Rejected by his previous owner, Mongolian Khan now carries the Melbourne Cup hopes of a horse-mad Chinese billionaire affectionately known as Mr Wolf.
Mongolian Khan has already delivered Lang Lin a rare Derby double as well as a Caulfield Cup and the businessman hopes the four-year-old can get him a Melbourne Cup.
The Manchurian entrepreneur with a penchant for exotic animals – he apparently really does have pet wolves – has dreamed of a Melbourne Cup win.
“He’s been having this Melbourne Cup dream for quite a long time,” Lang’s interpreter relayed in a recent New Zealand television interview.
“And to run in the Melbourne Cup or to win the Melbourne Cup, he’s thinking about that every day.”
Lang, who made his fortune through the Chuanwangfu chain of restaurants, has spent $NZ11-12 million ($A10.3-11.2 million) buying more than 800 New Zealand horses in the past three years.
Most he flies on chartered planes to Mongolia for the Inner Mongolia Rider Horse Industry he founded in 2006.
But his most expensive purchase in the 2013 New Zealand ready-to-run sale in Karaka, Lang’s first time at the auction, was left in New Zealand to target Derbys and Group One races.
“He wanted to get a stayer,” said Graeme Forbes, who helps manage Lang’s horses.
“It was just his love of the action. He’s beautiful,” he said of the attraction of the horse rejected by his previous owner.
Bred by Tasmanian Graeme McCulloch, Mongolian Khan has been sold three times.
McCulloch went into foal share with Coolmore Stud but bought him back for $A9000 as a weanling in 2012, before sending him to a New Zealand yearling sale where he fetched $NZ140,000 ($A130,900).
“He was bought by a Cambridge agent for a Hong Kong buyer who didn’t like the horse and told him to get rid of it,” trainer Murray Baker said.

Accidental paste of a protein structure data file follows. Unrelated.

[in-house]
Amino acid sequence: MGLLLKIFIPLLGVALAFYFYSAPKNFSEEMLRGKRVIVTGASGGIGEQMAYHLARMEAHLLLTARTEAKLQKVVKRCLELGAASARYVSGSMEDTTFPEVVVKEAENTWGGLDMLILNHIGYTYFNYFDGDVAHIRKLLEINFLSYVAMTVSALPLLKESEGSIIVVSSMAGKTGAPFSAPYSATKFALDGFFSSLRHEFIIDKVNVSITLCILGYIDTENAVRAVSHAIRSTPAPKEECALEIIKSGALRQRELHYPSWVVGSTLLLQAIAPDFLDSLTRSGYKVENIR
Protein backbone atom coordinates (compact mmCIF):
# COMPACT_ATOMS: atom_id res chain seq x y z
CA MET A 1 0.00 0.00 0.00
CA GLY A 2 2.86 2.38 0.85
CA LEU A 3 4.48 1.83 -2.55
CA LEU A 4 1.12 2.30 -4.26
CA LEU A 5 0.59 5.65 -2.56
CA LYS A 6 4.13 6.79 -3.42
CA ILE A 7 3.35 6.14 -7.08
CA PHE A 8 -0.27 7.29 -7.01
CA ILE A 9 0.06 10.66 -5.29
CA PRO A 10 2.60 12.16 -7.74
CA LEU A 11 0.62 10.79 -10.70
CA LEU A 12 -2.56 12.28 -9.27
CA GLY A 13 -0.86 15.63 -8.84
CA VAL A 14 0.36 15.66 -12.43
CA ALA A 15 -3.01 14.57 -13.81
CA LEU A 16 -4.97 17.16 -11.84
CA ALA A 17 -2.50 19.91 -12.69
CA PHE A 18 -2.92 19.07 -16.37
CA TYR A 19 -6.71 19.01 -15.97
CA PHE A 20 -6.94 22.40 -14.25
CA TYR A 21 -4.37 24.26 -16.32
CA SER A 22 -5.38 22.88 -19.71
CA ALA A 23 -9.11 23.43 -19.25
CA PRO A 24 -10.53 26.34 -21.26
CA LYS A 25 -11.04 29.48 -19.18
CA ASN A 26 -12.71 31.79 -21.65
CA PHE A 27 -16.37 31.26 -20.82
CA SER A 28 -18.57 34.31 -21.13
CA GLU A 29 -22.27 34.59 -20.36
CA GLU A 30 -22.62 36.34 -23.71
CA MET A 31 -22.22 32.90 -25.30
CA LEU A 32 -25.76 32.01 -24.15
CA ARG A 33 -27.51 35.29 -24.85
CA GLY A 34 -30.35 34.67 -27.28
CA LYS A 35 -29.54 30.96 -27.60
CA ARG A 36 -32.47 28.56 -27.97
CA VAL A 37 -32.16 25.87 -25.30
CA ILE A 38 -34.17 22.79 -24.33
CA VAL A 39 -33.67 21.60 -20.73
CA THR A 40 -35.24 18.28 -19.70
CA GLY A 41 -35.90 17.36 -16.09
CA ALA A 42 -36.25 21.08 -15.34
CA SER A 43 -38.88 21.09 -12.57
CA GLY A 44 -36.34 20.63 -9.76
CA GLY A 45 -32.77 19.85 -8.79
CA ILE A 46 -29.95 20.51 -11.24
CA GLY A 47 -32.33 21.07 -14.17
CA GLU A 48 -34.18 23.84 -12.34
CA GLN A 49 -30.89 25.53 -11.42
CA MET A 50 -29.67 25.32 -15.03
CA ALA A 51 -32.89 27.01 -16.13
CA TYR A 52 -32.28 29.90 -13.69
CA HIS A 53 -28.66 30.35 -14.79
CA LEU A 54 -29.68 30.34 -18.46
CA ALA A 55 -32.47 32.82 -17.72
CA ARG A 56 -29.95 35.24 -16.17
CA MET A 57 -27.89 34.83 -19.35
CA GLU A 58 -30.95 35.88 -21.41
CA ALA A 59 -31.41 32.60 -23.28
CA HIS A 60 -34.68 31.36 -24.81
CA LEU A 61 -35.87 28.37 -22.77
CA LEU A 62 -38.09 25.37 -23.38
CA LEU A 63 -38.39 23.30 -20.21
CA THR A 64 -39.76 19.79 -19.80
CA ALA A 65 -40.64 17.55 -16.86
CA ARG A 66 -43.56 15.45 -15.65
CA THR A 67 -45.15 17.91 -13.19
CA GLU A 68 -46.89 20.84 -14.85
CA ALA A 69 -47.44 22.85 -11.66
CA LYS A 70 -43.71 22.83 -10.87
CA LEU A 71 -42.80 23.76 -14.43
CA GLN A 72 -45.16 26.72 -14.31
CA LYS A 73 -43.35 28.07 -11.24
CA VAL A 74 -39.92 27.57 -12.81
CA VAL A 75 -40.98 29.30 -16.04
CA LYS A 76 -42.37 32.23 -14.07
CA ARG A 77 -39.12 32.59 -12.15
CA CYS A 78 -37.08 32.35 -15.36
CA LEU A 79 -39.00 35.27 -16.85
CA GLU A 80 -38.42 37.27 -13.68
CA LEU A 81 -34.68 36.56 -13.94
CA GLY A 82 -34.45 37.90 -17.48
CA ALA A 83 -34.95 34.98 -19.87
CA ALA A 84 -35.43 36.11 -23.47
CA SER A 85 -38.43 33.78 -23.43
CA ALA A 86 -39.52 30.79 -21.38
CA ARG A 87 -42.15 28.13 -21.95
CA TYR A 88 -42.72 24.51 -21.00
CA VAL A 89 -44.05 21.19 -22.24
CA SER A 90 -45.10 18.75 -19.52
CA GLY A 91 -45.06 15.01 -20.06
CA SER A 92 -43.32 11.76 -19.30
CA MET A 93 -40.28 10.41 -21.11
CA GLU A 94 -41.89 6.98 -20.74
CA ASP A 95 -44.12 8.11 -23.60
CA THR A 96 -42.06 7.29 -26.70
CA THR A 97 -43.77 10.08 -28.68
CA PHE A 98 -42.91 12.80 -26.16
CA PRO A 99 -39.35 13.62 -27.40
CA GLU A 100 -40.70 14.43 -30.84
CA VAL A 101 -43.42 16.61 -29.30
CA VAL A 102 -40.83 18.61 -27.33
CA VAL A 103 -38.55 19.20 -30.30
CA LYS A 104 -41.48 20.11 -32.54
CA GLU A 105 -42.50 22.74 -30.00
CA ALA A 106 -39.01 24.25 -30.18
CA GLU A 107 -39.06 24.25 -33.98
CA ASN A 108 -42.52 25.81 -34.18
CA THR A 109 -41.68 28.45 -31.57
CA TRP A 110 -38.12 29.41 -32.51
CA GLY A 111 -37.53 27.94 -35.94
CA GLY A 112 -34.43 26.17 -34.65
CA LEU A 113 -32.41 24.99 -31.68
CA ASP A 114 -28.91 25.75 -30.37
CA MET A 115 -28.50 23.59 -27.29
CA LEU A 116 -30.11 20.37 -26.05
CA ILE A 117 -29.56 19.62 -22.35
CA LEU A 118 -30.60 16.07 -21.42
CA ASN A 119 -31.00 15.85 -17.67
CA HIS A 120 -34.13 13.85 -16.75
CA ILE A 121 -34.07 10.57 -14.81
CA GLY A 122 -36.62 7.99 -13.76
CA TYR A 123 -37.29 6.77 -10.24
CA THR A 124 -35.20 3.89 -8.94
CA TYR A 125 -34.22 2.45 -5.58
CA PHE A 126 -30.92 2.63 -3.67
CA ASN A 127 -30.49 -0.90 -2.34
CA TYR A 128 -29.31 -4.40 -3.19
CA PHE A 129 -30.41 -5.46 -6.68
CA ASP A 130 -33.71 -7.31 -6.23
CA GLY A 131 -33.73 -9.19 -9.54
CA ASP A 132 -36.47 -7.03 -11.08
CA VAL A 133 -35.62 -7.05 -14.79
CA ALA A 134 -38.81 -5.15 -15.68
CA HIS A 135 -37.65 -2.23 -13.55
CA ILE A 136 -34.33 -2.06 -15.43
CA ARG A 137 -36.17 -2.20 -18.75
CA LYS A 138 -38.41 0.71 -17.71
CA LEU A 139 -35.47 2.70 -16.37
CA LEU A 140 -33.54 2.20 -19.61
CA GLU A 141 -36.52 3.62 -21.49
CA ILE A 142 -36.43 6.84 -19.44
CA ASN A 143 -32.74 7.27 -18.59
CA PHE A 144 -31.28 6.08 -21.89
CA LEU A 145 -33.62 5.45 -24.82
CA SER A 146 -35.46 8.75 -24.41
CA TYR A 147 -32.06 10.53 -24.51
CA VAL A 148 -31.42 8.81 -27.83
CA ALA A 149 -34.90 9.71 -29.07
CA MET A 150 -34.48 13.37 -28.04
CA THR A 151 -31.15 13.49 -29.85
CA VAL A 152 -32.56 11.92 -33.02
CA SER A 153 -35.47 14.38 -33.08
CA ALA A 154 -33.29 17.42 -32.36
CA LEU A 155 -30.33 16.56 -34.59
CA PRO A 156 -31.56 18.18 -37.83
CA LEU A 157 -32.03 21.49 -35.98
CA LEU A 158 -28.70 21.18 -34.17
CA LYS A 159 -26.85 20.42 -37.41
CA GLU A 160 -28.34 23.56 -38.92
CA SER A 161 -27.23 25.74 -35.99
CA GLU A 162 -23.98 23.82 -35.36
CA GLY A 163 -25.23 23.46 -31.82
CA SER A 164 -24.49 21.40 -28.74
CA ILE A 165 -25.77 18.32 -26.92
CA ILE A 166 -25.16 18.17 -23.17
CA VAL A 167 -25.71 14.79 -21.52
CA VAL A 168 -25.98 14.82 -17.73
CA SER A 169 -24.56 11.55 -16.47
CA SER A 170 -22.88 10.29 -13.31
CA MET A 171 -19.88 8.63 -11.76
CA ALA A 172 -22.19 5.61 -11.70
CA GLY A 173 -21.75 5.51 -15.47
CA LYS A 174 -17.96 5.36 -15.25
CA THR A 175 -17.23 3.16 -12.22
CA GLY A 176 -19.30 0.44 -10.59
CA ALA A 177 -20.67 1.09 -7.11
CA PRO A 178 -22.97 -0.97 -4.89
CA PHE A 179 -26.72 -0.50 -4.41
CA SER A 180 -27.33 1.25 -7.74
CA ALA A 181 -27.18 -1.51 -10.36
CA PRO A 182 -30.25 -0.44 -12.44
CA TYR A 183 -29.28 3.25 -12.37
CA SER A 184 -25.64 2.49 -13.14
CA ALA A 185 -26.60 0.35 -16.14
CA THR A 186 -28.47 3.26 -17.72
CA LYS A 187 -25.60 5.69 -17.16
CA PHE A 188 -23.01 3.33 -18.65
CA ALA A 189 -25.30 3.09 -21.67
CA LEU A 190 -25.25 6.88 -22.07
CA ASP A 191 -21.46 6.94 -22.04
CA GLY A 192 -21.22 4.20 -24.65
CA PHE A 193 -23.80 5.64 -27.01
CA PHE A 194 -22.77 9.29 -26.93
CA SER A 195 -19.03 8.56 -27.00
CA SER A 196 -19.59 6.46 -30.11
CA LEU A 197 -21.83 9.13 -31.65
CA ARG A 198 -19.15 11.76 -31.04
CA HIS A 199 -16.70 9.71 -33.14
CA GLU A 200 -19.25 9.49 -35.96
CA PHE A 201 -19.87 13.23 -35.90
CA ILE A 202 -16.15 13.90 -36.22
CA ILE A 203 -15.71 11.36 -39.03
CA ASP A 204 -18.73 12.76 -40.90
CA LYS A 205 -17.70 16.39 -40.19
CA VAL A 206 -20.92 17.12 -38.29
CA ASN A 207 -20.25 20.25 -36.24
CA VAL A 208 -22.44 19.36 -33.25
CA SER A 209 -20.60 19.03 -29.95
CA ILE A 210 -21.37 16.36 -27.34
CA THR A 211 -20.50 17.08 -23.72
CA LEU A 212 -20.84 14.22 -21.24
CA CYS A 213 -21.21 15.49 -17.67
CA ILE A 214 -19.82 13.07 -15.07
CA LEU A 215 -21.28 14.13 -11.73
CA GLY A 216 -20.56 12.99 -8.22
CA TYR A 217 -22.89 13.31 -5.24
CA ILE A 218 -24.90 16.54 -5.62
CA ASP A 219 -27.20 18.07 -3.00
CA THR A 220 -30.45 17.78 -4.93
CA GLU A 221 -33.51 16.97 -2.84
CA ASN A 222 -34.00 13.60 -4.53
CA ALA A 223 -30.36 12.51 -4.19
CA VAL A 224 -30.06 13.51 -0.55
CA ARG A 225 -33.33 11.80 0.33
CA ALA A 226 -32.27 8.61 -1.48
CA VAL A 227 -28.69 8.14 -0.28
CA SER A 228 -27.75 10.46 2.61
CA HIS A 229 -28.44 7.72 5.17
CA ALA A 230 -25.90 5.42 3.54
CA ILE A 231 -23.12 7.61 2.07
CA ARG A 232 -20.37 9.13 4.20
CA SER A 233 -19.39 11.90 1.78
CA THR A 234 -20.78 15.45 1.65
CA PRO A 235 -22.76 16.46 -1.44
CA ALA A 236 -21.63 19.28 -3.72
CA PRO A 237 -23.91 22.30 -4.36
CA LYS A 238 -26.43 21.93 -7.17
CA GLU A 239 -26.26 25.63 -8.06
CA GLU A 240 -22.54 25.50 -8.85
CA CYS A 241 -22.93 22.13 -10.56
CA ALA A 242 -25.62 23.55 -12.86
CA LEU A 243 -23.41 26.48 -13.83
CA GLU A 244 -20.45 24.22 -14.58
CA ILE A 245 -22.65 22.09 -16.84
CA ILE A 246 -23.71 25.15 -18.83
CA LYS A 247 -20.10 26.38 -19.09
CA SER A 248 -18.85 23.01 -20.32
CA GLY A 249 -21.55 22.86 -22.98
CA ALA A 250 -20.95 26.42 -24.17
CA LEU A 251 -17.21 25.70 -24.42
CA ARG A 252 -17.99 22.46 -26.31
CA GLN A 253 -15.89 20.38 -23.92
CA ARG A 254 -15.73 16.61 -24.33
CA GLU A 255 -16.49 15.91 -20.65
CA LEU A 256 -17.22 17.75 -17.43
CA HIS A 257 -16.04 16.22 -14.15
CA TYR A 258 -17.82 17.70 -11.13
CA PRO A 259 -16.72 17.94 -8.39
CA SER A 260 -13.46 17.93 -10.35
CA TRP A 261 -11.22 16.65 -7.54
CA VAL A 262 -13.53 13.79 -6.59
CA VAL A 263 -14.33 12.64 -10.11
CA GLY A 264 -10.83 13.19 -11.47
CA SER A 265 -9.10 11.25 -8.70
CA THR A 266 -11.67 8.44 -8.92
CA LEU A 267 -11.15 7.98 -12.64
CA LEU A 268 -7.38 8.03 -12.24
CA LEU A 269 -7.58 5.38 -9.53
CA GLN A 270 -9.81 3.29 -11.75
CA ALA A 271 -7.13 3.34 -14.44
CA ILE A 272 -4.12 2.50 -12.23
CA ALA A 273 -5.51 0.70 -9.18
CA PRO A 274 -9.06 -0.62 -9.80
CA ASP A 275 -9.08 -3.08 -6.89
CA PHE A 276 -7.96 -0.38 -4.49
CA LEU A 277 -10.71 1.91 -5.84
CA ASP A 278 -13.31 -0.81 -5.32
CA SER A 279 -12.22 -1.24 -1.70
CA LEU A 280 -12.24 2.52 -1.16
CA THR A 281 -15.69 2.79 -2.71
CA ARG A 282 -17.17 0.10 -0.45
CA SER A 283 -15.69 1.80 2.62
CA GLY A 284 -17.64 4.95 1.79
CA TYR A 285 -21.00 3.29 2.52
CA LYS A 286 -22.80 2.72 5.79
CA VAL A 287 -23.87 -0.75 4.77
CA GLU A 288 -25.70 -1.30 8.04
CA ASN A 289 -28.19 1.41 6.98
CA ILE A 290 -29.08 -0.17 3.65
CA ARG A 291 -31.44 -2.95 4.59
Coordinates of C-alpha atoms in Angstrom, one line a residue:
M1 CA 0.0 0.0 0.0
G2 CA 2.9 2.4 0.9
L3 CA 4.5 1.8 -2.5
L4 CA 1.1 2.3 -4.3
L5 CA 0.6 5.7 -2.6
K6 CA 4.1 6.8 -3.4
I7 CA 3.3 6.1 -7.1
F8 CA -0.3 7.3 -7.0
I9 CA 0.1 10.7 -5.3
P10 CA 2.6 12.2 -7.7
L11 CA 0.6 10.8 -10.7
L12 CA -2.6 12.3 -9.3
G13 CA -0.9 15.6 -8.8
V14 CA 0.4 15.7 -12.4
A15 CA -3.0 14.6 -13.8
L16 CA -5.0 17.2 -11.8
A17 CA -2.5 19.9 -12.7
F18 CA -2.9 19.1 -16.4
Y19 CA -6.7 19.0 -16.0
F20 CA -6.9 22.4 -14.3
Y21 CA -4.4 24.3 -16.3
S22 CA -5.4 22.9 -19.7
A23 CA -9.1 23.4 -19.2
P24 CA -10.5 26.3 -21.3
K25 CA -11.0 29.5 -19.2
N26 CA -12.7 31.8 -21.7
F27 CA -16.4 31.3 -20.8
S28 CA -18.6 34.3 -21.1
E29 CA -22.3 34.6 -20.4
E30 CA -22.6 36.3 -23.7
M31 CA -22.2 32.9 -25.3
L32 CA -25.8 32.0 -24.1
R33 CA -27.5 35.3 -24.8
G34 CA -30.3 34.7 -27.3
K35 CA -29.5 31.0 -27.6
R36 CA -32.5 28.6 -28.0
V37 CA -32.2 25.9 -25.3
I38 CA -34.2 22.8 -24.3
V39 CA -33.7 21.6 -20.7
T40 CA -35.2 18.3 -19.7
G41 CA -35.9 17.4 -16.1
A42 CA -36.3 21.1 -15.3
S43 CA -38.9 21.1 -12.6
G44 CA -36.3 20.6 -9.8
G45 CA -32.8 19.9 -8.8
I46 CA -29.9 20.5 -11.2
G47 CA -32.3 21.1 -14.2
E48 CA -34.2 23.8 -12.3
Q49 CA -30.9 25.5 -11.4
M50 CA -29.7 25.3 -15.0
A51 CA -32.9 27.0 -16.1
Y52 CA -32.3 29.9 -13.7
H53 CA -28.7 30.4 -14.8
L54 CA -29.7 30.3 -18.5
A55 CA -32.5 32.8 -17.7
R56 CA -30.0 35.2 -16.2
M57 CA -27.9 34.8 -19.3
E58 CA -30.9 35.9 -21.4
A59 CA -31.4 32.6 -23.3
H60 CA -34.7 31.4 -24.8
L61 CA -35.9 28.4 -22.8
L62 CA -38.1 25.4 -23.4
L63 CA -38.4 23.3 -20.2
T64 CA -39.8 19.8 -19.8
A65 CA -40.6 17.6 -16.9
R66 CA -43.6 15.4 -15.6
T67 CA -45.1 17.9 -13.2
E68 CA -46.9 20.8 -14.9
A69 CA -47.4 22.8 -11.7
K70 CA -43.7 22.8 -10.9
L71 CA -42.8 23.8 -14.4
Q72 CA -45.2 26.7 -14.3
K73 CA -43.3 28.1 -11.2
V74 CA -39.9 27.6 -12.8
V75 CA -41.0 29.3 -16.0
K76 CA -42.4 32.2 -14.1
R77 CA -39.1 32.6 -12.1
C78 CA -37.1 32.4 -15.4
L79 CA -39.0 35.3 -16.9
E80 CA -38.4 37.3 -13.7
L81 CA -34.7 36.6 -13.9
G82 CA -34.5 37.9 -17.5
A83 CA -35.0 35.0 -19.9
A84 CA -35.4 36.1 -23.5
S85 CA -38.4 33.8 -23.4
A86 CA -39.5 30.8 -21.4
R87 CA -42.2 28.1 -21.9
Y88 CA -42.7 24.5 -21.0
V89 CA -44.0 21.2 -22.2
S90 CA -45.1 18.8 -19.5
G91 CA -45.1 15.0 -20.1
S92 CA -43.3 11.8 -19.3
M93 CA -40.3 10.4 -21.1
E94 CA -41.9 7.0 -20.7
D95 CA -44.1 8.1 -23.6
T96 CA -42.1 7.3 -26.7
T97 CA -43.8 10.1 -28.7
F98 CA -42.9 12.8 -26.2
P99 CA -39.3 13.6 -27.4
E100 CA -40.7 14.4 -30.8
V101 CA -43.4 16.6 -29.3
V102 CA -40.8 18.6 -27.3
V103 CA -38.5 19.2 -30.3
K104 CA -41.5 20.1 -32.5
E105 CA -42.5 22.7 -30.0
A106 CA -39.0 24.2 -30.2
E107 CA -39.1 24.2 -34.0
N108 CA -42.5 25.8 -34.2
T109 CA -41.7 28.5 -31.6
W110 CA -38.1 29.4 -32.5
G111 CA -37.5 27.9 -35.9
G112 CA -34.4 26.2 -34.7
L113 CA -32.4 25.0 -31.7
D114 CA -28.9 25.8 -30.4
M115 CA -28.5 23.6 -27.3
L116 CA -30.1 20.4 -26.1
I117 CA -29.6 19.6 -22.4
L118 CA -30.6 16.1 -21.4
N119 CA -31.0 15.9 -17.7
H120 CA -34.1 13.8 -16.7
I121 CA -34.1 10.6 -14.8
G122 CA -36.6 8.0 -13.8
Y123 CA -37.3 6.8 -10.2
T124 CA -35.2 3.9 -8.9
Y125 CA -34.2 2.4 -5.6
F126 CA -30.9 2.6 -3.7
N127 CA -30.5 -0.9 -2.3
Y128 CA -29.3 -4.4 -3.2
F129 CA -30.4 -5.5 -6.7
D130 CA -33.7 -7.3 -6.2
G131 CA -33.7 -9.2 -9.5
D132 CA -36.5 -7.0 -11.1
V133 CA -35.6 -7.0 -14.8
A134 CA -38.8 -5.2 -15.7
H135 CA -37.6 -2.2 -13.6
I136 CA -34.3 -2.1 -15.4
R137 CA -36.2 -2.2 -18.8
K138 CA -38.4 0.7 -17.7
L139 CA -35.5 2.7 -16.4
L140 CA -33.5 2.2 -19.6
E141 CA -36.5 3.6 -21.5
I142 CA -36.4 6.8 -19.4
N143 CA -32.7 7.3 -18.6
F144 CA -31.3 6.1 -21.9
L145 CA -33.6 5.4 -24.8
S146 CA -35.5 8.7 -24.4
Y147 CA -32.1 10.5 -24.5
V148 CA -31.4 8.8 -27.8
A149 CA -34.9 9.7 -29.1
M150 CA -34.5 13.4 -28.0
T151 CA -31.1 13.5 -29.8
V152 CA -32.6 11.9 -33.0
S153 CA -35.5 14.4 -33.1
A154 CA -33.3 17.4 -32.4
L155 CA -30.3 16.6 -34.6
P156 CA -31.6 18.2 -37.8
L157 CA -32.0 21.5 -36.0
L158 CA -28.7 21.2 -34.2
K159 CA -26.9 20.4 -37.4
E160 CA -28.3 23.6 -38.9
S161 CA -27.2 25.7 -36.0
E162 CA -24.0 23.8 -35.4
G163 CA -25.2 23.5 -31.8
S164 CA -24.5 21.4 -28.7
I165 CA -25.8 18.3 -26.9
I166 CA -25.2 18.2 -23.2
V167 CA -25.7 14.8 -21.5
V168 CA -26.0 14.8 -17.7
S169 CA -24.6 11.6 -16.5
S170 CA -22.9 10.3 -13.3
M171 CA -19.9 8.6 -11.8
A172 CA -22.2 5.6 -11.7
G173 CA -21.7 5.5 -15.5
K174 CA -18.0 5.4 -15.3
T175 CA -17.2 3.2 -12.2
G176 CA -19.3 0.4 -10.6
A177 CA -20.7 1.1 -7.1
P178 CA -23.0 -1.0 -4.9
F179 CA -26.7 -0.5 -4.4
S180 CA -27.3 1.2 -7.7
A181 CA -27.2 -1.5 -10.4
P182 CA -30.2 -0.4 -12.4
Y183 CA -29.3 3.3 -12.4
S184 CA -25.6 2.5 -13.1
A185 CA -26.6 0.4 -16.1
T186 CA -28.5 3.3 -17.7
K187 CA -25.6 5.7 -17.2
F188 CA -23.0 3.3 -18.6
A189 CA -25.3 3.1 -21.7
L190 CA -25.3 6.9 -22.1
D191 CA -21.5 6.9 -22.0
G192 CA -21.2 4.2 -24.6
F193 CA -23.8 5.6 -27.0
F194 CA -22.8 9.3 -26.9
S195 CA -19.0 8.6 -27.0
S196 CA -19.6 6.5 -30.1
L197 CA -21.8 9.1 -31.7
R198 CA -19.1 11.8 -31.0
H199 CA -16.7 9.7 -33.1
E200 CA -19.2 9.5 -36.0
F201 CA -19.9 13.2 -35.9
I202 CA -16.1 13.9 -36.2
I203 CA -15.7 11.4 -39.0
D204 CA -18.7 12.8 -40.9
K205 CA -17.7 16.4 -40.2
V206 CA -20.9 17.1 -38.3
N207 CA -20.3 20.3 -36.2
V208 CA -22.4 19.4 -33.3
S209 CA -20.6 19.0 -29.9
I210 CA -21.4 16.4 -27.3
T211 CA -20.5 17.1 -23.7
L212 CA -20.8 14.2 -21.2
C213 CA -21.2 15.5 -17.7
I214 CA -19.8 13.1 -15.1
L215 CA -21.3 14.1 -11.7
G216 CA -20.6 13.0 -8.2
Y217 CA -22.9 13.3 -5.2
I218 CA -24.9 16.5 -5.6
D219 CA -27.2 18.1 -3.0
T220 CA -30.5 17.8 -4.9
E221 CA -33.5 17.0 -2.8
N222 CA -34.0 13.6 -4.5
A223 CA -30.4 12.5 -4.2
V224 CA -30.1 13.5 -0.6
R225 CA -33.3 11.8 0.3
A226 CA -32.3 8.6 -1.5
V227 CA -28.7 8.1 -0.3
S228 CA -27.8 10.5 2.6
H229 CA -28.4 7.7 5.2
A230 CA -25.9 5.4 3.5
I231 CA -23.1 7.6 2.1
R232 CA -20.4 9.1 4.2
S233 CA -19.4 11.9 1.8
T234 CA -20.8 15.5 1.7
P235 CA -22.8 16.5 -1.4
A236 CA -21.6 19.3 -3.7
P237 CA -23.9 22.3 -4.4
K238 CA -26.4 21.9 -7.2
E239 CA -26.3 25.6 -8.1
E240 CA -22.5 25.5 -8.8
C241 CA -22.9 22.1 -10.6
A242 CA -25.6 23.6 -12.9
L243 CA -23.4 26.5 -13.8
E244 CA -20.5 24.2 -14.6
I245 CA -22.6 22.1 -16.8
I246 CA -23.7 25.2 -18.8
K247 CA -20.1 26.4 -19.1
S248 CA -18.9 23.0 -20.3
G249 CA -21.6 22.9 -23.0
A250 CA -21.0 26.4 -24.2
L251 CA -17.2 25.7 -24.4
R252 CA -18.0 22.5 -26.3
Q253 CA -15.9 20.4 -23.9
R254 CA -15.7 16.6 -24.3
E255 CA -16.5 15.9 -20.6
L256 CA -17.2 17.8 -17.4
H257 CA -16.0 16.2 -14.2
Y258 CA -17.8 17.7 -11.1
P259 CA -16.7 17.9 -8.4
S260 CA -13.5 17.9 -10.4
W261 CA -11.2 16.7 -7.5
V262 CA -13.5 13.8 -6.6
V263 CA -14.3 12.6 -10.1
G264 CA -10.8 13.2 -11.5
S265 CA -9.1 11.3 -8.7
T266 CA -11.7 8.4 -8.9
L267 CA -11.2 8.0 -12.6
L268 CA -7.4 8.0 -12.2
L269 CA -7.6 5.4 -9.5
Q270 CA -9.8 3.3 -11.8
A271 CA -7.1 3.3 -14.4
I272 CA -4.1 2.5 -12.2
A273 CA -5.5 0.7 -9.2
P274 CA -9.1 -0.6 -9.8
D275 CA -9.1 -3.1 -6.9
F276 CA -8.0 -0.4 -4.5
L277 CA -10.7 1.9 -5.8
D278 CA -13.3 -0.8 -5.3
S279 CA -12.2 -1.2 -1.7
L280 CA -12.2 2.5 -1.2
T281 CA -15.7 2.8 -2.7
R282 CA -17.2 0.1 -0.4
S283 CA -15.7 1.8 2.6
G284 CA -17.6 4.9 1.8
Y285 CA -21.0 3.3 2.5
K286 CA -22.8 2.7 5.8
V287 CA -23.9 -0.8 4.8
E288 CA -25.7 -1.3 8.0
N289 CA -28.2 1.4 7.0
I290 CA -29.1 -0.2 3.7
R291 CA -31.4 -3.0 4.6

The horse has now amassed eight wins from 13 starts and prize money of $3.87 million along with the title of NZ Horse of the Year.
“I think he just enjoys being a racehorse,” Baker said of the New Zealand horse of the year.
“We feel that he’ll be best as an autumn four-year-old – hopefully a trip to Sydney.”
After the Melbourne Cup, Forbes hopes to build Mongolian Khan’s international profile to promote him as a stallion, though he says Lang fancies the Hong Kong Cup while Forbes is eyeing the Dubai Cup.
Baker, who won Sydney’s richest race the $4 million Group One Queen Elizabeth Stakes with It’s a Dundeel in 2014, has three other Lang horses, all two-year-olds.
“They haven’t got racing yet. We don’t want to spoil it, we mightn’t be able to start them,” he said.
“He wants stayers so we’ll wait.”
According to the Rider Horse website, Lang has successful venture in education, manufacturing and property development.
But horses are his “deep passion” and he has set up a racetrack in Korchin in Inner Mongolia even though betting is still illegal in China.
Lang is expected to bring a group of interested Chinese buyers to the mid-November New Zealand Bloodstock ready-to-run sale, where he bought Mongolian Khan.
“I guess he’ll be buying a few more horses,” Baker quipped after the Caulfield Cup win.